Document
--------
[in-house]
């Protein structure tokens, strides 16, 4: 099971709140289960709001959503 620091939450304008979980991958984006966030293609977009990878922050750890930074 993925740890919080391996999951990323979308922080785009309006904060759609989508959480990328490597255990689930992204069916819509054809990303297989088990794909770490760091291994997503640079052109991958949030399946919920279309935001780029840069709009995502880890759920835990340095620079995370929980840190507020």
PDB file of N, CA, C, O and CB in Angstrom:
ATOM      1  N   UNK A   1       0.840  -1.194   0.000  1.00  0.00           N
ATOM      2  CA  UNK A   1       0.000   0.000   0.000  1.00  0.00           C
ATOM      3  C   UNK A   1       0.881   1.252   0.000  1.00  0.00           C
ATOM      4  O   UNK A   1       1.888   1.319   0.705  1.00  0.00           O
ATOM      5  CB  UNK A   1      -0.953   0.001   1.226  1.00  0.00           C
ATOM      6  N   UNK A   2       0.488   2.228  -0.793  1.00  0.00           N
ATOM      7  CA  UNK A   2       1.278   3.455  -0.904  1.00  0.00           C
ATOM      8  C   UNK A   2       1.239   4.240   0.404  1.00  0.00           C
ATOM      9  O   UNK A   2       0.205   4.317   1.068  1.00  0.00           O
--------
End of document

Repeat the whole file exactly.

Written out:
[in-house]
């Protein structure tokens, strides 16, 4: 099971709140289960709001959503 620091939450304008979980991958984006966030293609977009990878922050750890930074 993925740890919080391996999951990323979308922080785009309006904060759609989508959480990328490597255990689930992204069916819509054809990303297989088990794909770490760091291994997503640079052109991958949030399946919920279309935001780029840069709009995502880890759920835990340095620079995370929980840190507020």
PDB file of N, CA, C, O and CB in Angstrom:
ATOM      1  N   UNK A   1       0.840  -1.194   0.000  1.00  0.00           N
ATOM      2  CA  UNK A   1       0.000   0.000   0.000  1.00  0.00           C
ATOM      3  C   UNK A   1       0.881   1.252   0.000  1.00  0.00           C
ATOM      4  O   UNK A   1       1.888   1.319   0.705  1.00  0.00           O
ATOM      5  CB  UNK A   1      -0.953   0.001   1.226  1.00  0.00           C
ATOM      6  N   UNK A   2       0.488   2.228  -0.793  1.00  0.00           N
ATOM      7  CA  UNK A   2       1.278   3.455  -0.904  1.00  0.00           C
ATOM      8  C   UNK A   2       1.239   4.240   0.404  1.00  0.00           C
ATOM      9  O   UNK A   2       0.205   4.317   1.068  1.00  0.00           O